The 50 Most Powerful Women in Boston

By Alexandra Hall | Boston Magazine |

Devra First

Restaurant Critic, Boston Globe

Power demo:  Steering legions of diners toward (or away) from the city’s eateries, oftentimes determining a business’s success or failure. Her identity remains so secret we couldn’t even illustrate her for you.



Carol Fulp

Senior VP of Brand Communications and Corporate Social Responsibility, John Hancock Financial

Power demo:  Presiding over an $11 million corporate-giving program. (And getting nominated to represent the U.S. at the UN.)


Orit Gadiesh

Chairman, Bain & Company

Power demo:  Rocking the World Economic Forum as a regular speaker.



Drew Gilpin Faust

President, Harvard University

Power demo:  Somehow making Harvard even more global, building partnerships in Asia and recently creating a teacher-education initiative in Soweto, Africa.



Anne Hawley

Director, The Isabella Stewart Gardner Museum

Power demo:  Hawley began at the Gardner more than 20 years ago with a bang — just before thieves walked off with $500 million in fine art. She’ll kick off 2012 with a different sort of excitement: the unveiling of the museum’s Renzo Piano–designed wing, a $114 million modern wonder featuring a 300-seat performance hall, a 2,000-square-foot special exhibition gallery, even an adjoining greenhouse area. The project tested Hawley’s considerable skills, given that the founder of the museum had written it into her will that the collections must never be modified. Hawley not only needed to convince the Supreme Judicial Court that the expansion wouldn’t change the original building or its contents — she also had to overcome the objections of disapproving neighborhood preservationists.  — Brittany Jasnoff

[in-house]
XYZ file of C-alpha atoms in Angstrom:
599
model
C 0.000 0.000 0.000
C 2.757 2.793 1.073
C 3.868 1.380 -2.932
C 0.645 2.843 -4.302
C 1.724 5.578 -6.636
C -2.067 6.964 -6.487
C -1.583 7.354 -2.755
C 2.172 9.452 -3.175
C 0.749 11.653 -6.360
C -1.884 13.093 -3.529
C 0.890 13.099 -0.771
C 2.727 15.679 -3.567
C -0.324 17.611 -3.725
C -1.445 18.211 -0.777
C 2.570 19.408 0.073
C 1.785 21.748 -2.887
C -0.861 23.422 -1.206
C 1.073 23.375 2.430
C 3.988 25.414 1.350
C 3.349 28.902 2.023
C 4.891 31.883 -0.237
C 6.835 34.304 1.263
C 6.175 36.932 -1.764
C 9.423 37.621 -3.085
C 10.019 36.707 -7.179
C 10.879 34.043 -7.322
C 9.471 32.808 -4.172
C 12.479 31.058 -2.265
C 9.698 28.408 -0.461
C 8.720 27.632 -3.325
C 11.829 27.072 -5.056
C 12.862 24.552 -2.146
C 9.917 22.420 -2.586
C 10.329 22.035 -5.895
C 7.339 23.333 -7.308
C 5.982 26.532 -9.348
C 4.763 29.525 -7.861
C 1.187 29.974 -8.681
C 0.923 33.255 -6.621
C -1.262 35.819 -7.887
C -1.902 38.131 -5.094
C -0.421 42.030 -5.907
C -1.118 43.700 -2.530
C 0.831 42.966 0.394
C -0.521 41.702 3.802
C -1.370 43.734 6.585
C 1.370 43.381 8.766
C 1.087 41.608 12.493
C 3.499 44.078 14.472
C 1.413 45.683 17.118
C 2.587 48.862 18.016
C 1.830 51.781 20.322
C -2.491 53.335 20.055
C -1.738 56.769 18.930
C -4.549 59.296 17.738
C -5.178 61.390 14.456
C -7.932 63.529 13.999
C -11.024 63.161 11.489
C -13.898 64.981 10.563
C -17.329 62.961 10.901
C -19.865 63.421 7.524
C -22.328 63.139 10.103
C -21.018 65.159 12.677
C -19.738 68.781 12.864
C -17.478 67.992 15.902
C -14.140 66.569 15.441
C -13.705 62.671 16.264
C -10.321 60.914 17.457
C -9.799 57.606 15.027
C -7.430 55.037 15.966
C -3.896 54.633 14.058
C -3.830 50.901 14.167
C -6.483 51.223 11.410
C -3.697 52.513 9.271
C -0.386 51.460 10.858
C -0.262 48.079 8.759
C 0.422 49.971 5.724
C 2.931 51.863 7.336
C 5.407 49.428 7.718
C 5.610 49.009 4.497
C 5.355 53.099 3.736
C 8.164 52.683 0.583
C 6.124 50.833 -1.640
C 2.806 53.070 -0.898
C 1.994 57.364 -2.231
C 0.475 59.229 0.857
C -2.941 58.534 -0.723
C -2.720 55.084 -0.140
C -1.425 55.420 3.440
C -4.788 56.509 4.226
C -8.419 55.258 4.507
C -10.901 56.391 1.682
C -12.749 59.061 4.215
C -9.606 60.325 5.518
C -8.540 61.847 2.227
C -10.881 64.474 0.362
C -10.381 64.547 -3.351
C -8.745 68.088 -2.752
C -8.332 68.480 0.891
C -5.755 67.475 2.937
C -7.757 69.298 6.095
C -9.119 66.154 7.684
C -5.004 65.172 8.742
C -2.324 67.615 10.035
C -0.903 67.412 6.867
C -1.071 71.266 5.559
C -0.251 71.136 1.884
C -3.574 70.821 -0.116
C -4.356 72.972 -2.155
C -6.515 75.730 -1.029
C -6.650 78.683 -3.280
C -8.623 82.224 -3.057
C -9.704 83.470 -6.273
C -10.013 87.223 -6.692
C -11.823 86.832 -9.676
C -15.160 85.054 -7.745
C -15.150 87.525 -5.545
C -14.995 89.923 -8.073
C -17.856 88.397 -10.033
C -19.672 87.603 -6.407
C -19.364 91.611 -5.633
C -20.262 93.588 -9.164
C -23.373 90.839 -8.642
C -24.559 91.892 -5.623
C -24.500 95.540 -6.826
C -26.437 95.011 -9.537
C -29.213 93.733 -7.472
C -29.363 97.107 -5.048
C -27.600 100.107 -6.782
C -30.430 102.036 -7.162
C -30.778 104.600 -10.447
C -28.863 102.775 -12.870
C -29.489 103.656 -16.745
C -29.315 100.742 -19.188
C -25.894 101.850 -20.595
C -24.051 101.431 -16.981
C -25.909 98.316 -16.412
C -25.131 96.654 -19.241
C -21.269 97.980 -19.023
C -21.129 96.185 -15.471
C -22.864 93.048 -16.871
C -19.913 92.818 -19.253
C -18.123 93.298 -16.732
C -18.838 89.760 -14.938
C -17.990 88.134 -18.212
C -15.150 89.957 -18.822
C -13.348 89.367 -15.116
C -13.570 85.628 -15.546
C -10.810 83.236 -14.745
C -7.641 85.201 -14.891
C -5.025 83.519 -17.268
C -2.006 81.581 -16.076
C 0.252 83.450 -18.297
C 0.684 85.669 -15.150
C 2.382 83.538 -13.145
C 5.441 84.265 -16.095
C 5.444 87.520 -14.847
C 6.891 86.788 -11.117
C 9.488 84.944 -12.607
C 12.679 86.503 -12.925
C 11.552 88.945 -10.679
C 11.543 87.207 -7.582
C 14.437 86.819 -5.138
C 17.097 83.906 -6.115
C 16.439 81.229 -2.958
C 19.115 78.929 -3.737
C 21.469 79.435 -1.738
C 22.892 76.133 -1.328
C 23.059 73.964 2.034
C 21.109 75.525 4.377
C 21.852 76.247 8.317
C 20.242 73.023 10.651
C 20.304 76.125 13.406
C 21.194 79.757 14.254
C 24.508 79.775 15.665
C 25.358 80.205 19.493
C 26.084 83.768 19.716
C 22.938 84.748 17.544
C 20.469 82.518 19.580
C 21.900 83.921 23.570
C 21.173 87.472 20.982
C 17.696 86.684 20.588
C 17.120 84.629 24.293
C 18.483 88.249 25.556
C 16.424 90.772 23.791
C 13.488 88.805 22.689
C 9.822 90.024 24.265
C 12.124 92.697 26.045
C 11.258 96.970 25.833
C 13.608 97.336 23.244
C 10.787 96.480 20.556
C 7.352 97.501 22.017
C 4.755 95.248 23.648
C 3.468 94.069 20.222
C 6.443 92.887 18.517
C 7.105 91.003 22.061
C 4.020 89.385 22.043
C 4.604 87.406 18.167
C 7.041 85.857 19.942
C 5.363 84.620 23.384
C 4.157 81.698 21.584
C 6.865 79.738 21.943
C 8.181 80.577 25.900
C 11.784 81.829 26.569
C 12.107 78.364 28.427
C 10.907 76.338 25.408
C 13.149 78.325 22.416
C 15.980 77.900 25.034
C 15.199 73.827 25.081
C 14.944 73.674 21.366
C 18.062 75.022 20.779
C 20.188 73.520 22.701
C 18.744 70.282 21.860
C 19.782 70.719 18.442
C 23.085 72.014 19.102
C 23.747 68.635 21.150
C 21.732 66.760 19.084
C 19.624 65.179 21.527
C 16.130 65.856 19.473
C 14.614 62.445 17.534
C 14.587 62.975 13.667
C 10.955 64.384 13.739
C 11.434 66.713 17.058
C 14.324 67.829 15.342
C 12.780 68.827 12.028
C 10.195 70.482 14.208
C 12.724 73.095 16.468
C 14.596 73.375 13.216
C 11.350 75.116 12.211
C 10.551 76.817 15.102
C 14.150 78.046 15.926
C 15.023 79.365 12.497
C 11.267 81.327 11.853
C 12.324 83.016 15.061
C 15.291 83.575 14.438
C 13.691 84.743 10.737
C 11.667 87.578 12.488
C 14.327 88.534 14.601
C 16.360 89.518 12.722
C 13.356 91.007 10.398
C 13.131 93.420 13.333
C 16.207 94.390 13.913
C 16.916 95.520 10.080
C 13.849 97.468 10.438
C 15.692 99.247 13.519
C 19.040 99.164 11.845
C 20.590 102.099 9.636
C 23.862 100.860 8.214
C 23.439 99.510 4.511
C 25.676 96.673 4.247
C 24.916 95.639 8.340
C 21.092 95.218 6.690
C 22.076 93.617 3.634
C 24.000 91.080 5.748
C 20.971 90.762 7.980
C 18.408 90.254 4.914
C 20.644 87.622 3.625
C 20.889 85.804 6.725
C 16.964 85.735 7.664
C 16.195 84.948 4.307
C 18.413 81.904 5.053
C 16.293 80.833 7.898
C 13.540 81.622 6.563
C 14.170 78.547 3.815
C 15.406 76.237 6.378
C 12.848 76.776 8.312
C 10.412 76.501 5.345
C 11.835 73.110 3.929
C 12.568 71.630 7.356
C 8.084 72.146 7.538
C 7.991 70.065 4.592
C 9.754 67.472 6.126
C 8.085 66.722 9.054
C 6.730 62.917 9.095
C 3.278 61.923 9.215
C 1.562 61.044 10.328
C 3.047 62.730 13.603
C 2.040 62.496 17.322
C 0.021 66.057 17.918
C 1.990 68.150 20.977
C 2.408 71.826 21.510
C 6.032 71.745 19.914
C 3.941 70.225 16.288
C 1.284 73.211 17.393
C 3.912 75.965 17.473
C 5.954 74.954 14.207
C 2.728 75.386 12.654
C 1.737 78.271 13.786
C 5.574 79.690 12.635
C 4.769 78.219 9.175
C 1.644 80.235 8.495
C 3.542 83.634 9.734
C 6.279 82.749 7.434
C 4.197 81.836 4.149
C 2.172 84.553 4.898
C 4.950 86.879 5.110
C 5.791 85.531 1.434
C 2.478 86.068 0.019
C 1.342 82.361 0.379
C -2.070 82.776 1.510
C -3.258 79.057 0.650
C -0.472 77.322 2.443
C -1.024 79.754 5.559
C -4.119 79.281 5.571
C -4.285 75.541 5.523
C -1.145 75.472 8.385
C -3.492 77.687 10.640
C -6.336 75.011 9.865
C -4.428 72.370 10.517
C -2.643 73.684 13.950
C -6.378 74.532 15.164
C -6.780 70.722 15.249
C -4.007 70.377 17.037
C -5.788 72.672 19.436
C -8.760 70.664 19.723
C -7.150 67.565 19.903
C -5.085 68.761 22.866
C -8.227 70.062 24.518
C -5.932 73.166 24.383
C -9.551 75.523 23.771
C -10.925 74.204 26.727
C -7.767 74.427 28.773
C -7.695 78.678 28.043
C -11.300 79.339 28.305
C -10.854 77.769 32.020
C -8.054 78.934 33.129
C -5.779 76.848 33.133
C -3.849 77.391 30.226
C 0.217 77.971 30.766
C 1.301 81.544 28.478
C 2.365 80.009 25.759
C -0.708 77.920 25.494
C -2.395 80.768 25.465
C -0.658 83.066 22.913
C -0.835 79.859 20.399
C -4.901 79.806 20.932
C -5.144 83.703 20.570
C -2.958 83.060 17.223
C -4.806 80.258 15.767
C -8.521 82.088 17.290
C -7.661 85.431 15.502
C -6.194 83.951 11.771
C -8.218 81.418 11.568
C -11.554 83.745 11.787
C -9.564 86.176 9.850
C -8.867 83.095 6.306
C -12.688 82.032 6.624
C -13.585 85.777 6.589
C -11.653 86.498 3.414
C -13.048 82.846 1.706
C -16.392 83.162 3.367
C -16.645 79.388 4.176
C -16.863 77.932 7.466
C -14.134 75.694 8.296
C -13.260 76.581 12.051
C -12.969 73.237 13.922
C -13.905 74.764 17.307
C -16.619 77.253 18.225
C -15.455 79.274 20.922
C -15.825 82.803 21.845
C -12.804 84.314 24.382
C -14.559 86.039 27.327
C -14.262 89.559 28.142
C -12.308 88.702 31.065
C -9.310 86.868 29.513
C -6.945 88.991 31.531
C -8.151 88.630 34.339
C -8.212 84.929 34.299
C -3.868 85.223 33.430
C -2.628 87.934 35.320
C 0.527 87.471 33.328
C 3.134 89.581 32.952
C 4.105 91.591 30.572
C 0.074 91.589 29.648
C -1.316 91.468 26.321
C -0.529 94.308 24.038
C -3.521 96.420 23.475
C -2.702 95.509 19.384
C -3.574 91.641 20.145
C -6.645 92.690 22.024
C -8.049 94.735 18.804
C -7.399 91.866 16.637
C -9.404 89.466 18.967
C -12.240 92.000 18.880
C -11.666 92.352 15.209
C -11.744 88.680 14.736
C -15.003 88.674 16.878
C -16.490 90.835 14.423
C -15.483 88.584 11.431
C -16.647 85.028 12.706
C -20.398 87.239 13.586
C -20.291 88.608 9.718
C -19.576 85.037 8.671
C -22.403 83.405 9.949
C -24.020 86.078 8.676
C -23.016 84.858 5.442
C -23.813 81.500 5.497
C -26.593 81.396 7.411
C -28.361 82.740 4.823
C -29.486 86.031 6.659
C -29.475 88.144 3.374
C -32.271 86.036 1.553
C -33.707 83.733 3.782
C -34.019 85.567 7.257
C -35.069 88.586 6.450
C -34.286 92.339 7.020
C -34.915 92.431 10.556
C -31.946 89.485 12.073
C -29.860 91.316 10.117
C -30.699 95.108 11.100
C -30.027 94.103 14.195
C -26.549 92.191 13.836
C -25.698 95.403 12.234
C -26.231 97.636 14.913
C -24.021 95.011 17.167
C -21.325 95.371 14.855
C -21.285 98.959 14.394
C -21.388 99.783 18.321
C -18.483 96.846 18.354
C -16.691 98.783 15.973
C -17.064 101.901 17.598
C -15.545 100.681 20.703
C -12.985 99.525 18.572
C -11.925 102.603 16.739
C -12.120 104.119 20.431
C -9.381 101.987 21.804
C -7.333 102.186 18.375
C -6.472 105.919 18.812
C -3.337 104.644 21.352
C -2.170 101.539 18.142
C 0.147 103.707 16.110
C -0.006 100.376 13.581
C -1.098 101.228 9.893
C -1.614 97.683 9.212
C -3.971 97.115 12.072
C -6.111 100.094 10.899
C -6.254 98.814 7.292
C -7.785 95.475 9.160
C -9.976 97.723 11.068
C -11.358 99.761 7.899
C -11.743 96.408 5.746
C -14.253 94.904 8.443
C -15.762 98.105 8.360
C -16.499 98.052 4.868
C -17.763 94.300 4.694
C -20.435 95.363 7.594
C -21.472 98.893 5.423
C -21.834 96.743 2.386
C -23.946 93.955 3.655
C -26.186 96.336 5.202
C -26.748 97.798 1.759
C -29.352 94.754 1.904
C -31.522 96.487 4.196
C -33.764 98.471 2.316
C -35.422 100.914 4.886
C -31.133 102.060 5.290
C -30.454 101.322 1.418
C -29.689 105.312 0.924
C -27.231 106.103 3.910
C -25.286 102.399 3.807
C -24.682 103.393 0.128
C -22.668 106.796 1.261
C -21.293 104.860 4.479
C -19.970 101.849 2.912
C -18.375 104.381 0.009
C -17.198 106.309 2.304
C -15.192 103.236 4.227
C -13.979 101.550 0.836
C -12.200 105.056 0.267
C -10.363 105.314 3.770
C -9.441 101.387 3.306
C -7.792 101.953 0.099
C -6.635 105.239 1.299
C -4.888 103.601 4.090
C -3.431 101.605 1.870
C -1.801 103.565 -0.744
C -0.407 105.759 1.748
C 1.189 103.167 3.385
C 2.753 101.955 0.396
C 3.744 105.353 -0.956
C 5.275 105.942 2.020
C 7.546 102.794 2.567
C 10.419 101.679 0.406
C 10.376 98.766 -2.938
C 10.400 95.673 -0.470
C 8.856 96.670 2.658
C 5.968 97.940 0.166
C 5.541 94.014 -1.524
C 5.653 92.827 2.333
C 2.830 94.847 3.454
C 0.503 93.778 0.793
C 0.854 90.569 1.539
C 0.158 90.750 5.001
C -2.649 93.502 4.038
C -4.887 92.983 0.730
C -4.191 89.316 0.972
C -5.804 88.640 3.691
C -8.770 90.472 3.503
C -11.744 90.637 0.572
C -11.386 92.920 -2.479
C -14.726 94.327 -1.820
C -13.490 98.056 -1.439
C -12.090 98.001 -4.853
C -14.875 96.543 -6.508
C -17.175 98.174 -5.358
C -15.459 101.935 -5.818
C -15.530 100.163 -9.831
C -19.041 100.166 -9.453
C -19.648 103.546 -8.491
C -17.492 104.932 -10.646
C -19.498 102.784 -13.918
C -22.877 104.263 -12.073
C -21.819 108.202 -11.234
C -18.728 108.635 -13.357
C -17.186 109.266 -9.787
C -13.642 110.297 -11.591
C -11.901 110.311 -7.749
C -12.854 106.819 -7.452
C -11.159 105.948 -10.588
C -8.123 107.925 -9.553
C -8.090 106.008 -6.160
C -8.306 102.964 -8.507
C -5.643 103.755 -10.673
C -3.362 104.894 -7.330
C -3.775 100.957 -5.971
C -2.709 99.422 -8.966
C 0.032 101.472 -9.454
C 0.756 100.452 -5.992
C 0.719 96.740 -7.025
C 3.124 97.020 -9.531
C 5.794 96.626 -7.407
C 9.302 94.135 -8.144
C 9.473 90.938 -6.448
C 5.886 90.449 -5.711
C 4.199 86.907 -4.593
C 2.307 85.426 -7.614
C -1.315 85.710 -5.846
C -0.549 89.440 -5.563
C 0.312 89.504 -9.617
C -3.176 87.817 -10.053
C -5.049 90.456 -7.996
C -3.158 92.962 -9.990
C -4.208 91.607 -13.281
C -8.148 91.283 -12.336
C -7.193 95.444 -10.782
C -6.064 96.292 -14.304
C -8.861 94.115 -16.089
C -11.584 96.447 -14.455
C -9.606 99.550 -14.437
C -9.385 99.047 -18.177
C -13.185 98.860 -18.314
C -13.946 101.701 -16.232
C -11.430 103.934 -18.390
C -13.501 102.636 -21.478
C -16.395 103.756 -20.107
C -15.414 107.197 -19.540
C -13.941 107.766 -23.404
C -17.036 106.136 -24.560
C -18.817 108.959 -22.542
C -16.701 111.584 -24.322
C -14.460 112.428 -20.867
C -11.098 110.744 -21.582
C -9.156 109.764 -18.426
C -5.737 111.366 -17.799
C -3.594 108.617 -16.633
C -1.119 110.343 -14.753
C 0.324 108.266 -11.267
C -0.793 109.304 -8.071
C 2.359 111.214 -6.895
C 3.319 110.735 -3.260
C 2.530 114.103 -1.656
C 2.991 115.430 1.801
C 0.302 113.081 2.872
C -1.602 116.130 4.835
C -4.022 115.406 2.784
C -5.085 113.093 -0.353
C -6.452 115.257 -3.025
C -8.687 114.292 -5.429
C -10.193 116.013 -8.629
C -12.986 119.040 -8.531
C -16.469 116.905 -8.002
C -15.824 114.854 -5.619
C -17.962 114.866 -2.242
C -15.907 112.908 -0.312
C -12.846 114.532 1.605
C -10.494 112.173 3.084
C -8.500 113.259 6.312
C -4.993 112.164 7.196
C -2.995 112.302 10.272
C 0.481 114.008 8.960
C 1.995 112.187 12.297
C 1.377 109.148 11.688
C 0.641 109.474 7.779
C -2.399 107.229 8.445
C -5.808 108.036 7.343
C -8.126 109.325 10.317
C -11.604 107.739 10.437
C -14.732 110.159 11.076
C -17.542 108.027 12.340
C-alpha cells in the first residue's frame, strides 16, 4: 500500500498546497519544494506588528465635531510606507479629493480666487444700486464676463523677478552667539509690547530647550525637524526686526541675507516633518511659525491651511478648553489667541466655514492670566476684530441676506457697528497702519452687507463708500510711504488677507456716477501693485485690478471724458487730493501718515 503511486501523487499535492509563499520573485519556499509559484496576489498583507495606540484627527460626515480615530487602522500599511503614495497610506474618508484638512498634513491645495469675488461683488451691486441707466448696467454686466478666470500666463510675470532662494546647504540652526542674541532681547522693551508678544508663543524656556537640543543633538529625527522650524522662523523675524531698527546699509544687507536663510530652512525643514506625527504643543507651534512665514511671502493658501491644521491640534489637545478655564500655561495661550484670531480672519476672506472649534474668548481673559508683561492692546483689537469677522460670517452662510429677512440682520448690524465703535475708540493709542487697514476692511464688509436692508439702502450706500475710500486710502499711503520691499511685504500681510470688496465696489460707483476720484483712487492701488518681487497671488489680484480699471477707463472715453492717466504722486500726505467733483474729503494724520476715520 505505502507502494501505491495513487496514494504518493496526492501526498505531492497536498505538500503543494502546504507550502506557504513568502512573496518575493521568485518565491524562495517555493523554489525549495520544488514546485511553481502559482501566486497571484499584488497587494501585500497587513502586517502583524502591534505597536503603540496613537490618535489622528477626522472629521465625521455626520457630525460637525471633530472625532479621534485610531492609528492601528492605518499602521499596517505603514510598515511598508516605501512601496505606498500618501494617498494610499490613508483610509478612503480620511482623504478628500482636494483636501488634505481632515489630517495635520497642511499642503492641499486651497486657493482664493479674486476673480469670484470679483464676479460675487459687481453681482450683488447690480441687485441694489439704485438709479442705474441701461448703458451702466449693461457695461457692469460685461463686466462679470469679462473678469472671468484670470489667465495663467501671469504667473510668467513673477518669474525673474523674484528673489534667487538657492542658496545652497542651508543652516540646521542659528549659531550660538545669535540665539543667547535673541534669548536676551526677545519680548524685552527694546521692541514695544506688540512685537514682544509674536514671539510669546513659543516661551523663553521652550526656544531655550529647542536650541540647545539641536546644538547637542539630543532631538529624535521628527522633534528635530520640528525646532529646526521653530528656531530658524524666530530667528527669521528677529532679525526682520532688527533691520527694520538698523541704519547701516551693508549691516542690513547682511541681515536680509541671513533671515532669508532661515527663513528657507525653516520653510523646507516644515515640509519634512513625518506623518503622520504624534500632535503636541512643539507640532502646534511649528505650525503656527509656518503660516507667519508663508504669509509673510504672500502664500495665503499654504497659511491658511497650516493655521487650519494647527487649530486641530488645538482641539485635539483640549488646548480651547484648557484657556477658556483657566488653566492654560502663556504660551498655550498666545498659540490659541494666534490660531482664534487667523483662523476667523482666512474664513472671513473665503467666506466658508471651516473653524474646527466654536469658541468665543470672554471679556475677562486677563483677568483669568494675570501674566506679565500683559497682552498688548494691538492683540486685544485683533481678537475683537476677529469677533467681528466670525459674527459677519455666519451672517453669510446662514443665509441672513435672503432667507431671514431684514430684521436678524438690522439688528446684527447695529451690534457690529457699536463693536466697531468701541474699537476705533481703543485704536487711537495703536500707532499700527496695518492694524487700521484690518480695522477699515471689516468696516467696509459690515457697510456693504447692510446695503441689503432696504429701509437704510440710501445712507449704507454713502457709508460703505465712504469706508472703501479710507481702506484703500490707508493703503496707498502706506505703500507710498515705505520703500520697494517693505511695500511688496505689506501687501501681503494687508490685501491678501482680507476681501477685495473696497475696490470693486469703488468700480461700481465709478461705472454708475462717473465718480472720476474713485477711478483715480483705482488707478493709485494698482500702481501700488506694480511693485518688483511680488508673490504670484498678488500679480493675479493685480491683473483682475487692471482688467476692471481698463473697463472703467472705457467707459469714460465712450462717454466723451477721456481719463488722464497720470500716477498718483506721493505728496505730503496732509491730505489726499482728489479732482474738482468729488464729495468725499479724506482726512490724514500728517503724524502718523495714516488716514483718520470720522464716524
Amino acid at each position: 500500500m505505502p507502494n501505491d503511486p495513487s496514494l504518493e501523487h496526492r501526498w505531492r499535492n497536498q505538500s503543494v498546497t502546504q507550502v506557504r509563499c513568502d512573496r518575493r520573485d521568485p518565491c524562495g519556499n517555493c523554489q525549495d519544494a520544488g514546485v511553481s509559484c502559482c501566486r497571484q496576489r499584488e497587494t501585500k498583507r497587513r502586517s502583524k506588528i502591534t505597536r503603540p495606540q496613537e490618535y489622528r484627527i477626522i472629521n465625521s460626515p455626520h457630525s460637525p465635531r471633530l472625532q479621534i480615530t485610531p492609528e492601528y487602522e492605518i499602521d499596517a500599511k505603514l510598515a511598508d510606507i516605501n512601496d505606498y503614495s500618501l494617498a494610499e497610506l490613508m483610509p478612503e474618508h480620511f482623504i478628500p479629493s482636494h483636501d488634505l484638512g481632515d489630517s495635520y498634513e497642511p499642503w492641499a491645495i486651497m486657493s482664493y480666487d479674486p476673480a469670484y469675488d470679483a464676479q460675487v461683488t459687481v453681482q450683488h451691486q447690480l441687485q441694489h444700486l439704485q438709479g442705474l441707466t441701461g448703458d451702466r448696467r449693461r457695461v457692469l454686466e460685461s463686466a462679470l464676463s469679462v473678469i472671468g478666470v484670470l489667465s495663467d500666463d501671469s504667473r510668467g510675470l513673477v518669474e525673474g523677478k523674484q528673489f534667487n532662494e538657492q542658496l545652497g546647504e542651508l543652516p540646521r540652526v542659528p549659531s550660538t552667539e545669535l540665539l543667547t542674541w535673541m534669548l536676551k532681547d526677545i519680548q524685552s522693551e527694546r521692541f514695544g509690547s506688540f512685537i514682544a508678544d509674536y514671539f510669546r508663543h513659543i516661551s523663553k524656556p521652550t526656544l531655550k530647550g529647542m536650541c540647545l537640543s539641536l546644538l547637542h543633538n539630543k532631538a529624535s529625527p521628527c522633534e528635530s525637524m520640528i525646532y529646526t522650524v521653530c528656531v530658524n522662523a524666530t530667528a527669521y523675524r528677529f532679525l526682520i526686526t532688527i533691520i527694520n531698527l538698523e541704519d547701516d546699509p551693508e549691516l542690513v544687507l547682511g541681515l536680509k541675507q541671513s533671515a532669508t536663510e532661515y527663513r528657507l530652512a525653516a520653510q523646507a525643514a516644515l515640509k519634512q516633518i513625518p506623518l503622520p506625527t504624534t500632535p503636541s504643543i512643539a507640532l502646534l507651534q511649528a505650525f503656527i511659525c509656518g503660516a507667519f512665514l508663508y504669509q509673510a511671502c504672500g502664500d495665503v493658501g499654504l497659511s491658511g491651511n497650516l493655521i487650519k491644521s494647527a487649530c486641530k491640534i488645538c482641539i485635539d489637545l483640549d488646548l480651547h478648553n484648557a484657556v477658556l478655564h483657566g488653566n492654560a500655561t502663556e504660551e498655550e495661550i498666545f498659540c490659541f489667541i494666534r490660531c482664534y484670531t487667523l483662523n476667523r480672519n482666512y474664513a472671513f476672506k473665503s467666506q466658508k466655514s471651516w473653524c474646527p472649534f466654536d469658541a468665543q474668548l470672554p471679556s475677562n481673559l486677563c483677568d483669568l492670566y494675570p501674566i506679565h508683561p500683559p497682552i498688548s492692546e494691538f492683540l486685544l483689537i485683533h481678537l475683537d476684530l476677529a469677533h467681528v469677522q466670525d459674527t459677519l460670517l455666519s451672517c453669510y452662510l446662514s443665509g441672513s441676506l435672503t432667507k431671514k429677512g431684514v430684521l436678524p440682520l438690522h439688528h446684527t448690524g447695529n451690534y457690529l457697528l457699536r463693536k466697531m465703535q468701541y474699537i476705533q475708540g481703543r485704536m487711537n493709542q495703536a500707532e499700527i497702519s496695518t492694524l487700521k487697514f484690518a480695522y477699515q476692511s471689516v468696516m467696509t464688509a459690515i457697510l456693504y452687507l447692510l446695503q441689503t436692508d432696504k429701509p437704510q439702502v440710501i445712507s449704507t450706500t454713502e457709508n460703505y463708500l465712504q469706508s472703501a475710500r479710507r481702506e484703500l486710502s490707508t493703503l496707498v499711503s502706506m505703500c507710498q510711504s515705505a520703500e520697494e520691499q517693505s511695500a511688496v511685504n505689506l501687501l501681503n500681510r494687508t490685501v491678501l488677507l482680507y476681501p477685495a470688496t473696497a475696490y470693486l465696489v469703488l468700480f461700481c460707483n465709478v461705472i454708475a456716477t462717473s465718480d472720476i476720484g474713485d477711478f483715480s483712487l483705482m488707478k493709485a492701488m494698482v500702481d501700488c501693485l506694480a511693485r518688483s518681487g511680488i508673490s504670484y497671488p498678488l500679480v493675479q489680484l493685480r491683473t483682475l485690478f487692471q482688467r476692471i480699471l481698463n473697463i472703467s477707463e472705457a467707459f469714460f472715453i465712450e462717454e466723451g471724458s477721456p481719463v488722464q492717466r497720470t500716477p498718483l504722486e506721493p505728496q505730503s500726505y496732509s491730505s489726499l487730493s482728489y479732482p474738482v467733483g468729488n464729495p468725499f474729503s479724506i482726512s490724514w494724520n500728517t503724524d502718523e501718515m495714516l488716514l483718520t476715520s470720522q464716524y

Regina Herzlinger

Professor of Business Administration, Harvard Business School

Power demo:  Acting as the intellectual parent of our state’s universal healthcare plan.


Susan Hockfield

President, MIT

Power demo:  Captaining a $300 million energy-research and -education push to develop new wind turbines, solar cells, and strategies for better utilizing our existing power sources.


Barbara Hostetter


Power demo:  Cofounding the Barr Foundation, the state’s largest private charity, which has given more than $418 million to environmental, educational, and arts and culture causes.


Swanee Hunt

Philanthropist; Lecturer in Public Policy, Harvard John F. Kennedy School of Government

Power demo:  Creating the Hunt Alternatives Fund — it’s delivered $130 million to promote female political leadership and arts for disadvantaged kids.


Abigail Johnson

Vice Chairman/Director FMR President Fidelity Personal, Workplace and Institutional Services

Power demo:  Being poised to succeed Ned Johnson, her 80-year-old father, as the CEO of one of the nation’s biggest financial services companies. She is routinely listed among the richest women in America.

  • Lesley

    Doesn’t United States Attorney General trump Massachusetts Attorney General? Where is Carmen Ortiz? You’ve overlooked an amazing woman with an inspirational story of achieving the American dream.

  • Doug

    Not only did you miss Carmen Ortiz but how is first Lady Diane Patrick who is also a partner at Ropes and Gray not on this list?